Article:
PS: I’d like to do some more features on jewelry companies, so if anyone wants to showcase their stuff (John, I am looking at you buddy) hit me up.

There is not much in this world as orgasmic as a nice long skewer.

It’s hard to go to a US Tattoo Convention without seeing a performance by the lovely CRASH and for good reason, she has managed to flawlessly combine the sexy and the shocking in a way that appeals to a very large audience.


This picture is a perfect example of that. The look on her face as Jawn skillfully manipulates a long skewer through her neck makes the audience wonder if she is in excruciating pain or on the verge of an orgasm. Check out the picture after the break and you can decide for yourself, whether it was a face of pain or pleasure.


Both pictures courtesy of Jared.

Good work in bad conditions

Jawn sent me the photo of a flesh removal piece he did in less than ideal conditions. I am a big fan of simple geometric design scars and this one has extra sentimental value because it looks like a (better done) version of my first ever flesh removal attempt I did many moons ago.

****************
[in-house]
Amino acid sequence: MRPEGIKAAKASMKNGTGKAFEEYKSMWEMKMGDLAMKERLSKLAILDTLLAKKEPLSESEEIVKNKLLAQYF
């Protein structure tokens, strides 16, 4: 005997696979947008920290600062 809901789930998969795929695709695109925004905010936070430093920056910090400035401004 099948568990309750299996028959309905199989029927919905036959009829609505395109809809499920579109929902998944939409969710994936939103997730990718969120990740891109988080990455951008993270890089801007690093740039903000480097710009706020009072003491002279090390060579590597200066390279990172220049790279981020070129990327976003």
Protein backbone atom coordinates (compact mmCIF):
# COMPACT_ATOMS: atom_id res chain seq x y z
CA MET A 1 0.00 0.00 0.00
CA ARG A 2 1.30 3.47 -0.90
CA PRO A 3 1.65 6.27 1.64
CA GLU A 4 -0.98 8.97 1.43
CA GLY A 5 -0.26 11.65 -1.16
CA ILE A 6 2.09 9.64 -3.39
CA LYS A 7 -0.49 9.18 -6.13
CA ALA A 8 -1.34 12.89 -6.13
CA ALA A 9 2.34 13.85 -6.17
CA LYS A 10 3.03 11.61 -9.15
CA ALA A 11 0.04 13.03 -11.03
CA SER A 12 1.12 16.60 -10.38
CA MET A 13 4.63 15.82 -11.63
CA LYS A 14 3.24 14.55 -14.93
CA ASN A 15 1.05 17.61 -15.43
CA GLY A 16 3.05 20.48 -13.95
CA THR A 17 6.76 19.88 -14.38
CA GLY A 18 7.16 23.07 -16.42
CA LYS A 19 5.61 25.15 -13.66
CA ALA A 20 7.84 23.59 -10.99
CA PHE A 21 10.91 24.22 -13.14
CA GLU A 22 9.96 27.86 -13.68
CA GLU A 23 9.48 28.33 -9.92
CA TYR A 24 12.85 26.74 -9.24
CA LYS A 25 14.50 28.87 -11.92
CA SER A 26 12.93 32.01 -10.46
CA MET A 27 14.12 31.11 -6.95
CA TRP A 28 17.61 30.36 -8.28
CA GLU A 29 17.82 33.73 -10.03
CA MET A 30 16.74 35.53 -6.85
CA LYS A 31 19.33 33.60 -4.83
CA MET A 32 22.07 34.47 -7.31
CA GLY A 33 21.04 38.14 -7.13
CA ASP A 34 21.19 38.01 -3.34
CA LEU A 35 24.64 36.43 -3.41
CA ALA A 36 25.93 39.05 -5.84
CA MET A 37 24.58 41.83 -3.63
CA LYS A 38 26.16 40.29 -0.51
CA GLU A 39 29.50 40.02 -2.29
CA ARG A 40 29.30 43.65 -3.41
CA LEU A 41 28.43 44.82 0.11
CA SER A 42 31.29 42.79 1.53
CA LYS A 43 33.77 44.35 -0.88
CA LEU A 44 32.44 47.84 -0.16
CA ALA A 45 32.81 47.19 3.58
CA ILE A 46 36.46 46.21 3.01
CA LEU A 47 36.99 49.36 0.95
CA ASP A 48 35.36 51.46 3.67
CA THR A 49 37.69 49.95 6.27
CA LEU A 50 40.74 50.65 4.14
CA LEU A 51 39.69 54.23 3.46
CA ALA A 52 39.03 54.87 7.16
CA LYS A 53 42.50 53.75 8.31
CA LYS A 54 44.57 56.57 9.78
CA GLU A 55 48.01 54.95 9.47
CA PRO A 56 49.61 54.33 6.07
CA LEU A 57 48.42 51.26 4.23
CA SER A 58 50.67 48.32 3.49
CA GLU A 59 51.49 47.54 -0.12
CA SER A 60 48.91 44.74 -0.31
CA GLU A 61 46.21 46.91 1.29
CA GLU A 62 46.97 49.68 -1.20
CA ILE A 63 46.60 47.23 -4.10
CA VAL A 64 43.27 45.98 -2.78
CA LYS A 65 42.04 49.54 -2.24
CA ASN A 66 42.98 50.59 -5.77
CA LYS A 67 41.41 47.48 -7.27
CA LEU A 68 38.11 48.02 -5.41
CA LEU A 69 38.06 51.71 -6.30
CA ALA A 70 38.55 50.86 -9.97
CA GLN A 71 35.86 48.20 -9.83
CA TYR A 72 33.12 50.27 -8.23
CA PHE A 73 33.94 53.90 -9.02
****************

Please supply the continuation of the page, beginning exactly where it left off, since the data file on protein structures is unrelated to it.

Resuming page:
She has been asking me for that for months. Then her shop burns down. Then I’m in an old soviet era apartment, one light bulb that went out right before I started, so I waited till the morning…… Going on missions for supplies since all her’s burnt up, shitty Russian scalpels, straight chlorohexidine from the pharmacy to clean her, can’t read shit, everythings in Cyrillic, where there is a will there is a way!!!!

More amazing work from the freaky swastika…

John Durante, like Ron Garza, (who I mentioned not too long ago) is another great example of a body modification renaissance man.  He owns and runs the extremely popular Evolve Body Jewelry Company, offers piercing and scarification out of Laughing Buddha as well as on the road, and he travels extensively to integrate himself into all aspects of this community of ours.

Amongst his travels he had the chance to get this amazing tattoo by a favorite amongst Modblog readers, Marc from the now defunct, Swastika Freakshop.


Hustling The Freak

See, now, this is why I stand in firm opposition to “medical science” and the like, as my beloved Owl God teaches: Here is a man who, somehow, survived his own autopsy, which is surely, inarguably a miracle. Unless, of course, he is now a zombie, which would be vile trickery of the highest order. SHOW YOUR FACE, LIVING DEAD FELLA.

(But really, this intense and finely executed scar was done by none other than John Durante while taking a break from gridskipping in Des Moines, Iowa.)

Tattoo Hollywood, BME’s first tattoo convention, is coming to Los Angeles from August 21-23, featuring contests, prizes and some of the best artists from around the world! Click here for more information.